Sunday, June 25, 2006

Communism: It's a Party!

I've read so many times by so many people how they hold it together so well during the whole diagnosis and surgery part, and then ten or however many months later, they just fall apart, for "seemingly" no reason.

Until I read the reviews on a book called "Dancing in Limbo: Making Sense of Life After Cancer," I wondered why I reacted so similarly in my own life.

It breaks my heart to see people going through this phase, thinking they're crazy or that they are falling apart at an inappropriate time. The truth is, there is no inappropriate time. They think, like I did, that we have no right to feel the way we feel, to feel overwhelmed, to hurt no matter what the current diagnosis, no matter if we're NED.

We all deal with this differently, and I just want people to know that- it's okay to feel this way. It's okay to break down. And it's SO NORMAL. When I read the reviews to this book, I understood for the first time that it was okay to feel the way I did, that it was typical step in the process of fighting cancer, and that people really understood. I want to share some of that info here, so others know, too.

All the best, and keep up the good fight.


Different readers posted these reviews on I hope they help.

"Here's a book that finally tells the truth about living in limbo. For those who are surviving cancer, it provides validation, support, and guidance in coping with the threat of recurrence ... a process that stretches into the years following a cancer diagnosis. For families, friends, and health professionals, it eloquently and powerfully portrays the emotional experience of life after cancer—helping us to better understand, admire, and learn from those who have had to confront their mortality and are forever changed by this experience."

"I immediately wanted to recommAnd this book to my patients. [It] will serve as a roadmap to help cancer patients to anticipate feelings and stages of the coping process. It will help demystify the complex and often baffling set of experiences on the uncertain path of cancer survivorship."

"Dancing in Limbo leads readers through the dark morass of grief over so many losses to the new, positive identity of a survivor. The authors, Glenna and Lisa, quickly become companion travelers, offering wise counselor and helpful insights that guide the reader through what otherwise would remain an agonizing worry and darkness."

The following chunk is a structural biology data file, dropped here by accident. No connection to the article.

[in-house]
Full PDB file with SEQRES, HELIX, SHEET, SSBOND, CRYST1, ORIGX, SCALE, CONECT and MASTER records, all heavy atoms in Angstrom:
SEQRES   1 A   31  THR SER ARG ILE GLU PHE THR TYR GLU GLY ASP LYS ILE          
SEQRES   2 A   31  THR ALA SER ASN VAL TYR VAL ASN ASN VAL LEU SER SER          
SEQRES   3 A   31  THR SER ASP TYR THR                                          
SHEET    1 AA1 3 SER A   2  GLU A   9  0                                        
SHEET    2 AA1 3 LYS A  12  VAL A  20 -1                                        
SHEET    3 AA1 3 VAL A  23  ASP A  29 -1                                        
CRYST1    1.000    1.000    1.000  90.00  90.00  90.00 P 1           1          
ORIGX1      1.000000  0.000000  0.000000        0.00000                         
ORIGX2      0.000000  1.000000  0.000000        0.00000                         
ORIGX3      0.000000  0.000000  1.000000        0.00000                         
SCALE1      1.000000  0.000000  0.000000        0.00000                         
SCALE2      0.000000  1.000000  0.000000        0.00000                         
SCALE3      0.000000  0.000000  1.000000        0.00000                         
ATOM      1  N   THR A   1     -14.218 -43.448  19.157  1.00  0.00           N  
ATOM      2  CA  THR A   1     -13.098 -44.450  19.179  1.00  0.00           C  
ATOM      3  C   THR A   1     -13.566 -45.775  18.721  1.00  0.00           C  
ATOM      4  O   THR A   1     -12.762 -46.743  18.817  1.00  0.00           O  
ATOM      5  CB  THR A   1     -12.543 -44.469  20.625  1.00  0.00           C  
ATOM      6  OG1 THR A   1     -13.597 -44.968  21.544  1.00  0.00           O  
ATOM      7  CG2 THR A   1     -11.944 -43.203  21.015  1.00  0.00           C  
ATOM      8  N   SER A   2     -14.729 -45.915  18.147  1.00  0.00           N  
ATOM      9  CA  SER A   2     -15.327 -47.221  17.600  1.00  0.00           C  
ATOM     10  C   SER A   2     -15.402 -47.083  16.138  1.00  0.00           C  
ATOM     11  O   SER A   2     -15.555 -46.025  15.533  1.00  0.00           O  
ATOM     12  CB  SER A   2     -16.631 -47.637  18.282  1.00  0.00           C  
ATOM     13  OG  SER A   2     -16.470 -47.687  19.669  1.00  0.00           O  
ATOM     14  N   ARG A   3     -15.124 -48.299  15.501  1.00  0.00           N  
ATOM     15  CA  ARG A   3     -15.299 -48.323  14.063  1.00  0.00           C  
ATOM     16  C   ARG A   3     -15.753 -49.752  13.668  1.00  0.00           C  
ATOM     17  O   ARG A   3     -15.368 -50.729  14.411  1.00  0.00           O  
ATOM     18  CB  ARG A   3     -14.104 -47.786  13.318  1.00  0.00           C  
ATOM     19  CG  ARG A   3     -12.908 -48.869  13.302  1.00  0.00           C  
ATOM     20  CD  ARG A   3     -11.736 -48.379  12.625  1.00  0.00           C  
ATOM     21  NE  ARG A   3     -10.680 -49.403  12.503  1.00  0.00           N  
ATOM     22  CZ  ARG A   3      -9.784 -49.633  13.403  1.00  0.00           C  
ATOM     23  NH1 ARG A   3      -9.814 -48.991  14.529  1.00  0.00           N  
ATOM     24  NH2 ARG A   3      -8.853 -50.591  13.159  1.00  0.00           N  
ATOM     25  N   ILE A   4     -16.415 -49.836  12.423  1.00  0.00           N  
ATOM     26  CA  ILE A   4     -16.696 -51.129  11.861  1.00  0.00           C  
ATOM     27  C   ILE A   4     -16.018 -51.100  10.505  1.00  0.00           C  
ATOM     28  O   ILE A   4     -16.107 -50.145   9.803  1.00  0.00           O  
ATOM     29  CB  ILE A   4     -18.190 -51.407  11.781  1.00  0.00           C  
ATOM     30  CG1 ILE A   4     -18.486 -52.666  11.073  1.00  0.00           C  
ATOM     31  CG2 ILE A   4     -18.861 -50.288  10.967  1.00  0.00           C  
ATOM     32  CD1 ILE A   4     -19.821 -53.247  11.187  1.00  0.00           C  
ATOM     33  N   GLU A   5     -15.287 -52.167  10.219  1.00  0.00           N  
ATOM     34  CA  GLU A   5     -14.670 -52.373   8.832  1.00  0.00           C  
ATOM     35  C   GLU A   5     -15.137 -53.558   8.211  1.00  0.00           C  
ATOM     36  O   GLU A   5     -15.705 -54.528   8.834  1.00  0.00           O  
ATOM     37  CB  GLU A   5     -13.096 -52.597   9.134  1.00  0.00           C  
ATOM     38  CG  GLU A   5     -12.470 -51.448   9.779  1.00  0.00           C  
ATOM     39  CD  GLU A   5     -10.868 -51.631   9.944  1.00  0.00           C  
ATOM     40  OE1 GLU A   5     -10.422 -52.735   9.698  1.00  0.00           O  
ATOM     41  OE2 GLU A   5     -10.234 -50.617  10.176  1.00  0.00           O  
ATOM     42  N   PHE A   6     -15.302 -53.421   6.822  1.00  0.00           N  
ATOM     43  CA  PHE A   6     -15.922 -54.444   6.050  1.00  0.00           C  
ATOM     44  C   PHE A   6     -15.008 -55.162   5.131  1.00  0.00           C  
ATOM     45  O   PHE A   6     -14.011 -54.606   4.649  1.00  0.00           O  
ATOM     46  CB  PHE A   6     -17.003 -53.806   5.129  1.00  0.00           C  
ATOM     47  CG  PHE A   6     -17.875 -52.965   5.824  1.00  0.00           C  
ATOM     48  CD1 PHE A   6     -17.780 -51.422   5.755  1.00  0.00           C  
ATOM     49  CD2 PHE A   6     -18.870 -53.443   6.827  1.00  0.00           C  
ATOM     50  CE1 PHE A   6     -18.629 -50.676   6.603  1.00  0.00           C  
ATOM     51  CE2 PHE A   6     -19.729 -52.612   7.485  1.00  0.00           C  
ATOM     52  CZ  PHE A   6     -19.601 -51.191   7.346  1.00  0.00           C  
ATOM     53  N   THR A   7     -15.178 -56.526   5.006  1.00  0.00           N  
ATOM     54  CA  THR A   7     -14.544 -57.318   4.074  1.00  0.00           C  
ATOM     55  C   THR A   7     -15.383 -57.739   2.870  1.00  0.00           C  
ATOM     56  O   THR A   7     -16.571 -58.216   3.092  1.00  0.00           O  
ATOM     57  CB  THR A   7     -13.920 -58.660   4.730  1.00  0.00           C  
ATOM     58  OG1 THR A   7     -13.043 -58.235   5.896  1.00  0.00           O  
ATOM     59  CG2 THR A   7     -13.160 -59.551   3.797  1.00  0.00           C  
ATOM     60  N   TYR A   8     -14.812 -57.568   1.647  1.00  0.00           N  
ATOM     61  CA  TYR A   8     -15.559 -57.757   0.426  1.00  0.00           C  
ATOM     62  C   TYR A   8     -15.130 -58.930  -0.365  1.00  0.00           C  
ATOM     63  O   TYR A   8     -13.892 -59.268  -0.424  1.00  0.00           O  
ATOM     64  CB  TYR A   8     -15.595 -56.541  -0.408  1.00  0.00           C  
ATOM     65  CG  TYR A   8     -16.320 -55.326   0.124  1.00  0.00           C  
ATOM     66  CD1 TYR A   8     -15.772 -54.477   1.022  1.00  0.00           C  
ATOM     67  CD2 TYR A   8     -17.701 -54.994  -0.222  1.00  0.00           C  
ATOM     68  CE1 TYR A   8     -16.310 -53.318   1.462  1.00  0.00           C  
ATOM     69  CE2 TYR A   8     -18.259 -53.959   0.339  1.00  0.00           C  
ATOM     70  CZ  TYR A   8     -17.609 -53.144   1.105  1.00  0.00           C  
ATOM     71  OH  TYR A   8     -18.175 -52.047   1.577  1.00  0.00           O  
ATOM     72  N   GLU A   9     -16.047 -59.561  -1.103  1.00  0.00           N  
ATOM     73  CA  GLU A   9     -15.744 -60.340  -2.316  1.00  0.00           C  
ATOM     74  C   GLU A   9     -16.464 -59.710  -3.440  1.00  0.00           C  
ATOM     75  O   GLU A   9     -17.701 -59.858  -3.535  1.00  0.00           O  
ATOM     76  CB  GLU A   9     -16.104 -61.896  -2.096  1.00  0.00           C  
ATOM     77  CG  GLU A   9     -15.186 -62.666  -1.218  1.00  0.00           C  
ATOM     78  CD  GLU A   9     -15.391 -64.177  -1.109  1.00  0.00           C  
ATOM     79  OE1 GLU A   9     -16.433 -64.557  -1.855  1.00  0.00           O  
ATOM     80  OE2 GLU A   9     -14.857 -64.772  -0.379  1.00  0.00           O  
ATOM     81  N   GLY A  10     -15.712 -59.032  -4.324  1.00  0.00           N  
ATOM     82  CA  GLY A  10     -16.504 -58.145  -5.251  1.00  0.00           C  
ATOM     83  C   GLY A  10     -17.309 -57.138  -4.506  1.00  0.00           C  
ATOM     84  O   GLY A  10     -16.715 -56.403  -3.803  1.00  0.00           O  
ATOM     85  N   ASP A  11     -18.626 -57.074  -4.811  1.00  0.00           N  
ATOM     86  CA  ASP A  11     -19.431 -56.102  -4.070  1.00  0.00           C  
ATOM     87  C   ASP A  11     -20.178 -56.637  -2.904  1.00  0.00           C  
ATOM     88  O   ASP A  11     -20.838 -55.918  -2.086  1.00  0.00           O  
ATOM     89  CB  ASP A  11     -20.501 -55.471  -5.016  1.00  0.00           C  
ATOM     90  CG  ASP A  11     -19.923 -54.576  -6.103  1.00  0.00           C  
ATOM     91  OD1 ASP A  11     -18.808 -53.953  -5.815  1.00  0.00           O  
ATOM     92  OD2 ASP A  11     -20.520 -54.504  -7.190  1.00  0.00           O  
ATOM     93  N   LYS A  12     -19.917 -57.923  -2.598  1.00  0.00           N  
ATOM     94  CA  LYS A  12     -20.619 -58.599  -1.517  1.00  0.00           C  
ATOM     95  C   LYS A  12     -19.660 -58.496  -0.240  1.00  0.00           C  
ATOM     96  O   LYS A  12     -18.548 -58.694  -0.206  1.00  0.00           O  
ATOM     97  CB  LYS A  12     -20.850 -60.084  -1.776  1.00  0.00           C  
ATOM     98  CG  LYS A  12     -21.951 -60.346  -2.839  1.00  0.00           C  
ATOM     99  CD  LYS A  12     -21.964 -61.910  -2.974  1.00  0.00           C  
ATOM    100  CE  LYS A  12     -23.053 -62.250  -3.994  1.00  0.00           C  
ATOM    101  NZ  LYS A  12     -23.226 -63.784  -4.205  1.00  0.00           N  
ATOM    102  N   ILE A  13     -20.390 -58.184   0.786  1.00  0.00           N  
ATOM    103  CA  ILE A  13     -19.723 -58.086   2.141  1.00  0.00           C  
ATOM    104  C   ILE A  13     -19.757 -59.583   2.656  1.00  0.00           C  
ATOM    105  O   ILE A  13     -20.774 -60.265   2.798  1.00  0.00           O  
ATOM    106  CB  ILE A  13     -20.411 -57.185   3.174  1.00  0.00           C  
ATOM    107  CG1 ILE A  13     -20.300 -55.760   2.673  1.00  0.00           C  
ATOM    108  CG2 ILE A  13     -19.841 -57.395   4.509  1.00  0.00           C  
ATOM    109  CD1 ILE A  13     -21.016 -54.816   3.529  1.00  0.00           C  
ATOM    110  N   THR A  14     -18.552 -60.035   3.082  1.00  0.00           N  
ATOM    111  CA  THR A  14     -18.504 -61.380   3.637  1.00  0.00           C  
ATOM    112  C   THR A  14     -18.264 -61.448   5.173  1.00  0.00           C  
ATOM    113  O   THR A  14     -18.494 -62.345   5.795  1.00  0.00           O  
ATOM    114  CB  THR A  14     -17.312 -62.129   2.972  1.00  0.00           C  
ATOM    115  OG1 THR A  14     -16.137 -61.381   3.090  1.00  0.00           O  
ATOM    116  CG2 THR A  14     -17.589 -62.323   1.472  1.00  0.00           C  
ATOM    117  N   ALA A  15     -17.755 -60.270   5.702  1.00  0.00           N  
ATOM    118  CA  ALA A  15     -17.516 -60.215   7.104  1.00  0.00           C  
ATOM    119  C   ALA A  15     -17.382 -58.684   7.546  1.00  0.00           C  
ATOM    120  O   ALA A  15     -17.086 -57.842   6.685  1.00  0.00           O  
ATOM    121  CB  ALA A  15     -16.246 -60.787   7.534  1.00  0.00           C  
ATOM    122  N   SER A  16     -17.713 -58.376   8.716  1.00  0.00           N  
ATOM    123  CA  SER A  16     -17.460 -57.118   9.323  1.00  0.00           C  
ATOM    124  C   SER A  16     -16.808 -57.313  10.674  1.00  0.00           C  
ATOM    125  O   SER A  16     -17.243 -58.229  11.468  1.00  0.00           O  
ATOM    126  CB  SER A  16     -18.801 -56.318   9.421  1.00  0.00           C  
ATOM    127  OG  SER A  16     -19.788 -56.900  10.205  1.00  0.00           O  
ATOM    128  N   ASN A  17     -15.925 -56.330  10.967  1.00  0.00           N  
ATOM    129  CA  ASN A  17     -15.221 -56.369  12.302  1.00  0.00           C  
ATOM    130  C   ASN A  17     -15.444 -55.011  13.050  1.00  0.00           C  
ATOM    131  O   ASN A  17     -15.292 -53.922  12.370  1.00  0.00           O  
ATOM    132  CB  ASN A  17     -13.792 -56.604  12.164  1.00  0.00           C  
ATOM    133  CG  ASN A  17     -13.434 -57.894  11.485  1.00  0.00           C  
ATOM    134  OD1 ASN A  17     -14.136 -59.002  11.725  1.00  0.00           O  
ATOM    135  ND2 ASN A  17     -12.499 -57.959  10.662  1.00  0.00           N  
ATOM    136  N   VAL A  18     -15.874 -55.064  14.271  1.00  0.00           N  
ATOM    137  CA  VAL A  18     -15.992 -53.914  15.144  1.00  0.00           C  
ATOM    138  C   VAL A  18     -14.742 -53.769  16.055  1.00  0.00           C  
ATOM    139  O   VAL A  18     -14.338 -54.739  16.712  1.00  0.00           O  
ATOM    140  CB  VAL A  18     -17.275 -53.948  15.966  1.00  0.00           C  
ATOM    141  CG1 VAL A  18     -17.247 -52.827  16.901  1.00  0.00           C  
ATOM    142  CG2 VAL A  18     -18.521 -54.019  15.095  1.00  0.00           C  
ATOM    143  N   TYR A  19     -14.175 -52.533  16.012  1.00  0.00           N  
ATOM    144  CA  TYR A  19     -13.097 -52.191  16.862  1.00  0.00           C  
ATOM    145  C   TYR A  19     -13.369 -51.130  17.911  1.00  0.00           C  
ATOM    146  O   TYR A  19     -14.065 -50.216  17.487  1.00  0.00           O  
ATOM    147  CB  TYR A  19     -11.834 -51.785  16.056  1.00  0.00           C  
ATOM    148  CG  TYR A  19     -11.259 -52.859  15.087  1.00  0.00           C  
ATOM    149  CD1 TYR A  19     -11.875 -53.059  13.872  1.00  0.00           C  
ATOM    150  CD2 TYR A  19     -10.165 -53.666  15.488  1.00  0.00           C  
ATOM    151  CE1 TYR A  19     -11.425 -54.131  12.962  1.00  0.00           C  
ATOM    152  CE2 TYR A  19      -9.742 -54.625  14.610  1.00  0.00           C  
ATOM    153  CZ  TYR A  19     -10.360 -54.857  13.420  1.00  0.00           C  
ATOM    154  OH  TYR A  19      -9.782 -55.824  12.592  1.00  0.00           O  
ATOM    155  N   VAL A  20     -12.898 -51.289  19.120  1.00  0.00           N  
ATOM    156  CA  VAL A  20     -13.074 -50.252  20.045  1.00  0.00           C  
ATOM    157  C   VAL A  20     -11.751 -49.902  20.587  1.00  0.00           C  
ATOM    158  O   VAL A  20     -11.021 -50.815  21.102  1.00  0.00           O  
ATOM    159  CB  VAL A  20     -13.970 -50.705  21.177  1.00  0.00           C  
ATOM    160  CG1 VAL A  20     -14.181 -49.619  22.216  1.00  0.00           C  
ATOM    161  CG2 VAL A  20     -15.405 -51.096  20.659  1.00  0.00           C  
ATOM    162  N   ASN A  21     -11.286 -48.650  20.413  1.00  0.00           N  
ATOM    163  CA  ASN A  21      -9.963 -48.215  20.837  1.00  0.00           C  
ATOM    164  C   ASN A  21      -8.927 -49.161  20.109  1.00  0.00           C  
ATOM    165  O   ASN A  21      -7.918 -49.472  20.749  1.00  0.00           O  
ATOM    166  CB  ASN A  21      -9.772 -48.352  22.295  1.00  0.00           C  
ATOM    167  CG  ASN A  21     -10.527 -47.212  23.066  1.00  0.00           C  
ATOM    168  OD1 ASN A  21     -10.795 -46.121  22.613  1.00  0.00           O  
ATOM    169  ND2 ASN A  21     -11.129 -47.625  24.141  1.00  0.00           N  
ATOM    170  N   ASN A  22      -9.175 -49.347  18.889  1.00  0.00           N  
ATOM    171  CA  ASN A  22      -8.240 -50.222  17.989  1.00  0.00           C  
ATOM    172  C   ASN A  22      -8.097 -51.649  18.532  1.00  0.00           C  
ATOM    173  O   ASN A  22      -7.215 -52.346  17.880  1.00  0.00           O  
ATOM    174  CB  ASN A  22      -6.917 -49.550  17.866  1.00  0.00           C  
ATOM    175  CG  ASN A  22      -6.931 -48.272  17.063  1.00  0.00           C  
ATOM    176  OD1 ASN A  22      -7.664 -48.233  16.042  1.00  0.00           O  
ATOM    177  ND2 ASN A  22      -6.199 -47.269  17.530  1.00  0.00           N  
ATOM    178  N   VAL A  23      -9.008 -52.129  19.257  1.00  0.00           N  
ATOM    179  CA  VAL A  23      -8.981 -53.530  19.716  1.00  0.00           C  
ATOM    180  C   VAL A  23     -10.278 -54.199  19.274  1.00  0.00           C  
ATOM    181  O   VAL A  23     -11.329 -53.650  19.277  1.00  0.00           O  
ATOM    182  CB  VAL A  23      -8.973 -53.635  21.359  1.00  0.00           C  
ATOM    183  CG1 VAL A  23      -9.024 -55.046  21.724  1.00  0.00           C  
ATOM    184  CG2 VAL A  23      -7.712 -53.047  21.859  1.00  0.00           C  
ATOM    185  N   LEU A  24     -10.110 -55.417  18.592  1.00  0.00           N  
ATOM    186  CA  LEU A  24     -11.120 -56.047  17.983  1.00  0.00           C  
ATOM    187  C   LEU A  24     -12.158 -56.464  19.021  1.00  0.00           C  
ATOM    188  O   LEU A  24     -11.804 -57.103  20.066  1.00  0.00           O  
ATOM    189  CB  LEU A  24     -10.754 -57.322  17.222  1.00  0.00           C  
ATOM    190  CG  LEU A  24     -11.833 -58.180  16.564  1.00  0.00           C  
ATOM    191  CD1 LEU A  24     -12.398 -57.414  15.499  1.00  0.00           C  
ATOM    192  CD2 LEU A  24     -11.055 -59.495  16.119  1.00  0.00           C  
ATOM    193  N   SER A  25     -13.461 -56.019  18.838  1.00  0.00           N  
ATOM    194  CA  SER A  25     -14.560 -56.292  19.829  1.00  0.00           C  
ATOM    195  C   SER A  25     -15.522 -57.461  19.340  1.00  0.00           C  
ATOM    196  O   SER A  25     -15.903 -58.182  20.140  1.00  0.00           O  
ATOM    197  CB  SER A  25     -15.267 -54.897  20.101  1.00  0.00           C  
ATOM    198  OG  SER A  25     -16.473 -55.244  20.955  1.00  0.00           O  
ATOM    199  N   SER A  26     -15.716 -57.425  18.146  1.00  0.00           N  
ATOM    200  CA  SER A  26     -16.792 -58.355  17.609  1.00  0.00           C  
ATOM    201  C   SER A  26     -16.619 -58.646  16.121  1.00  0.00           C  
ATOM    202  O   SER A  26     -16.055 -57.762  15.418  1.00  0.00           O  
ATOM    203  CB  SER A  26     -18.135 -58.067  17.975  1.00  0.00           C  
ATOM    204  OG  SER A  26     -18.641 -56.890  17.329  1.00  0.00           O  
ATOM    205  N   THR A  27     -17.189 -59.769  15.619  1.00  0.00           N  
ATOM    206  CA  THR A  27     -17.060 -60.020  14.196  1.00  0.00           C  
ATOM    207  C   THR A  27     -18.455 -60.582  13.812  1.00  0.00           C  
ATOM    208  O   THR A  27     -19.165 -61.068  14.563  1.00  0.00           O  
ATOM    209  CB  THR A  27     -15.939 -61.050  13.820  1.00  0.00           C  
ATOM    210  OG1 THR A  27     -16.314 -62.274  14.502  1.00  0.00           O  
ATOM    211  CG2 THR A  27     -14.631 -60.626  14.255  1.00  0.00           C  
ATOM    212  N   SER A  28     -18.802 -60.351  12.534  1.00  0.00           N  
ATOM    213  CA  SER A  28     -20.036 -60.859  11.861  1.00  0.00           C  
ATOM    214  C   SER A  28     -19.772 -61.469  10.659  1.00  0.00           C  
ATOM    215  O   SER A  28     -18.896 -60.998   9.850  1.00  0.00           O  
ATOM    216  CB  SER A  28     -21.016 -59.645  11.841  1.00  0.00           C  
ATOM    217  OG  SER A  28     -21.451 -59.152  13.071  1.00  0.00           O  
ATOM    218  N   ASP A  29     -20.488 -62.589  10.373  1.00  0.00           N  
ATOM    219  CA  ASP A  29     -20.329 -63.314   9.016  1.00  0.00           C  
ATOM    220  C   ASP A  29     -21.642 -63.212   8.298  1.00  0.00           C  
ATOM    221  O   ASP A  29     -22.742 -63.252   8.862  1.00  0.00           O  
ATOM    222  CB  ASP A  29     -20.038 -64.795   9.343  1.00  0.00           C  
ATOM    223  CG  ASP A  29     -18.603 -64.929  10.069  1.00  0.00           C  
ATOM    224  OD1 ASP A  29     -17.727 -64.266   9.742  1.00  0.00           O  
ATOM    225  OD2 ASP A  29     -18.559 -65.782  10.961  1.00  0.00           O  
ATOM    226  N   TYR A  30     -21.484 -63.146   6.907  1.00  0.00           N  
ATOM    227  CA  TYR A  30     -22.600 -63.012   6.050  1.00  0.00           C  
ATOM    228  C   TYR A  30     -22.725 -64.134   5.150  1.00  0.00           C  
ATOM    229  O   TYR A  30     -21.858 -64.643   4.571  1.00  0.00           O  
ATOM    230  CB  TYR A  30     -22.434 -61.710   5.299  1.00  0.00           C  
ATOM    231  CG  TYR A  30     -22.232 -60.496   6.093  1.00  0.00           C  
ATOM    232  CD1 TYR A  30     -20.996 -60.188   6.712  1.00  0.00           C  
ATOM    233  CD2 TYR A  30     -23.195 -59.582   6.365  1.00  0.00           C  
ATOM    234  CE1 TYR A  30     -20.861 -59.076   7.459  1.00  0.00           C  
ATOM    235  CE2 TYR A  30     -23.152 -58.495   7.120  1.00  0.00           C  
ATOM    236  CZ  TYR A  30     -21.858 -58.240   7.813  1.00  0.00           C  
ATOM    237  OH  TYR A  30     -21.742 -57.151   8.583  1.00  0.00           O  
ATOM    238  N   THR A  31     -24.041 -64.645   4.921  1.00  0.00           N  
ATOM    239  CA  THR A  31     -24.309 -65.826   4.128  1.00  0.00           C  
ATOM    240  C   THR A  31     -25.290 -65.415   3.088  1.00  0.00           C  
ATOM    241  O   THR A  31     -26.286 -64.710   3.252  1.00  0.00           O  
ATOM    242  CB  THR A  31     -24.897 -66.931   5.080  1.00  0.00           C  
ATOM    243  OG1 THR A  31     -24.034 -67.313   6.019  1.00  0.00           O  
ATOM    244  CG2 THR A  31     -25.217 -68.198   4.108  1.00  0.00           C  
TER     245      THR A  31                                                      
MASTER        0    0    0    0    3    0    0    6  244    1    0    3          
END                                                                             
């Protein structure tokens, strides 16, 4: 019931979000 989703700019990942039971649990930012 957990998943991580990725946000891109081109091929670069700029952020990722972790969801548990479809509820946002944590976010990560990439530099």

When you visit the health section of your local bookstore, you'll find a plethora of information about getting through a cancer diagnosis, and very little about how to adjust to life after cancer. As the founder of a cancer support group, I believe that survivors are leaving our hospitals in droves - unprepared.

When a cancer patient "graduates" from treatments, she might exit the hospital floor amidst claps, cheers, and balloons. Her loved ones can finally breathe a huge sigh of relief, for she is out of the worst danger. Everyone wants to celebrate and get on with LIFE!

But the feelings inside the patient leaving the crisis behind may be those that she never expected: anxiety, fear, uncertainty, confusion. She leaves the constant medical care that has saved her life. She leaves attachments that grew when she was under incredible stress. She enters a world where everything is okay, but she doesn't feel okay. What does she do next? What meaning can she add to her life after all of this? How does she make sense of everything that she has learned because of cancer? How does she relate now to her healthy friends when she feels tired, hurting, different, or disabled? These are the issues cancer survivors dance with for the rest of their lives.